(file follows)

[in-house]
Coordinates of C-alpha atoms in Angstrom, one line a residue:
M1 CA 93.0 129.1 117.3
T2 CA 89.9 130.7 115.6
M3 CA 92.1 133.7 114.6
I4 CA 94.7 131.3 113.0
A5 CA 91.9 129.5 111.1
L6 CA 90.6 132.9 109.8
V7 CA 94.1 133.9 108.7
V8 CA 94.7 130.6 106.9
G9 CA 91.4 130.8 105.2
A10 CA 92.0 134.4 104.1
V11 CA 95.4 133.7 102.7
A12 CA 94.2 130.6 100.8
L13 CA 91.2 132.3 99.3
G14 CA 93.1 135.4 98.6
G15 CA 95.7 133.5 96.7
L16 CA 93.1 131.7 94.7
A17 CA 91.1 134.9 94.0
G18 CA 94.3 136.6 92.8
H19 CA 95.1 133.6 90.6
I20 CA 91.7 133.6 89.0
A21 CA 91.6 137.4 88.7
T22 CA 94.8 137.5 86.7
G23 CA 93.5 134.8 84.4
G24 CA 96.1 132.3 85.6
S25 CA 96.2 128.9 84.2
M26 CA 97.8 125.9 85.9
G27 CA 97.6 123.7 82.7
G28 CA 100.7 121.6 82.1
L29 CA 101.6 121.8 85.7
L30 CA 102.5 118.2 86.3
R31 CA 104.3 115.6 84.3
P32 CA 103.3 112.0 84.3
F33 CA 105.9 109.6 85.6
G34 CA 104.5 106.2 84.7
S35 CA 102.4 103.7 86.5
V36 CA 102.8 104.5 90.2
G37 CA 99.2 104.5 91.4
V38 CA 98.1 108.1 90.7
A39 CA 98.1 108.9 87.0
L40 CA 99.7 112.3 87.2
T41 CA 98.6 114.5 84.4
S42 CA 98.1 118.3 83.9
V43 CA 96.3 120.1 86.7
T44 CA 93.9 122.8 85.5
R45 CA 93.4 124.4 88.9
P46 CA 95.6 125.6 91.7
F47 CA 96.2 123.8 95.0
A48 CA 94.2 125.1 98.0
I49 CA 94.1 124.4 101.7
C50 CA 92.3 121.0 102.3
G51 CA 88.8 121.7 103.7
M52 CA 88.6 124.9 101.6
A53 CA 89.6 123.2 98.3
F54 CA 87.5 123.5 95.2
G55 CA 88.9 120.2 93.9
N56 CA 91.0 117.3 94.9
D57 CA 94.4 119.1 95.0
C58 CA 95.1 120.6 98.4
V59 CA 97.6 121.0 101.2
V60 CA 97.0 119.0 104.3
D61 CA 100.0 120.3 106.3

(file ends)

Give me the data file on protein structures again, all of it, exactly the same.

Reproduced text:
[in-house]
Coordinates of C-alpha atoms in Angstrom, one line a residue:
M1 CA 93.0 129.1 117.3
T2 CA 89.9 130.7 115.6
M3 CA 92.1 133.7 114.6
I4 CA 94.7 131.3 113.0
A5 CA 91.9 129.5 111.1
L6 CA 90.6 132.9 109.8
V7 CA 94.1 133.9 108.7
V8 CA 94.7 130.6 106.9
G9 CA 91.4 130.8 105.2
A10 CA 92.0 134.4 104.1
V11 CA 95.4 133.7 102.7
A12 CA 94.2 130.6 100.8
L13 CA 91.2 132.3 99.3
G14 CA 93.1 135.4 98.6
G15 CA 95.7 133.5 96.7
L16 CA 93.1 131.7 94.7
A17 CA 91.1 134.9 94.0
G18 CA 94.3 136.6 92.8
H19 CA 95.1 133.6 90.6
I20 CA 91.7 133.6 89.0
A21 CA 91.6 137.4 88.7
T22 CA 94.8 137.5 86.7
G23 CA 93.5 134.8 84.4
G24 CA 96.1 132.3 85.6
S25 CA 96.2 128.9 84.2
M26 CA 97.8 125.9 85.9
G27 CA 97.6 123.7 82.7
G28 CA 100.7 121.6 82.1
L29 CA 101.6 121.8 85.7
L30 CA 102.5 118.2 86.3
R31 CA 104.3 115.6 84.3
P32 CA 103.3 112.0 84.3
F33 CA 105.9 109.6 85.6
G34 CA 104.5 106.2 84.7
S35 CA 102.4 103.7 86.5
V36 CA 102.8 104.5 90.2
G37 CA 99.2 104.5 91.4
V38 CA 98.1 108.1 90.7
A39 CA 98.1 108.9 87.0
L40 CA 99.7 112.3 87.2
T41 CA 98.6 114.5 84.4
S42 CA 98.1 118.3 83.9
V43 CA 96.3 120.1 86.7
T44 CA 93.9 122.8 85.5
R45 CA 93.4 124.4 88.9
P46 CA 95.6 125.6 91.7
F47 CA 96.2 123.8 95.0
A48 CA 94.2 125.1 98.0
I49 CA 94.1 124.4 101.7
C50 CA 92.3 121.0 102.3
G51 CA 88.8 121.7 103.7
M52 CA 88.6 124.9 101.6
A53 CA 89.6 123.2 98.3
F54 CA 87.5 123.5 95.2
G55 CA 88.9 120.2 93.9
N56 CA 91.0 117.3 94.9
D57 CA 94.4 119.1 95.0
C58 CA 95.1 120.6 98.4
V59 CA 97.6 121.0 101.2
V60 CA 97.0 119.0 104.3
D61 CA 100.0 120.3 106.3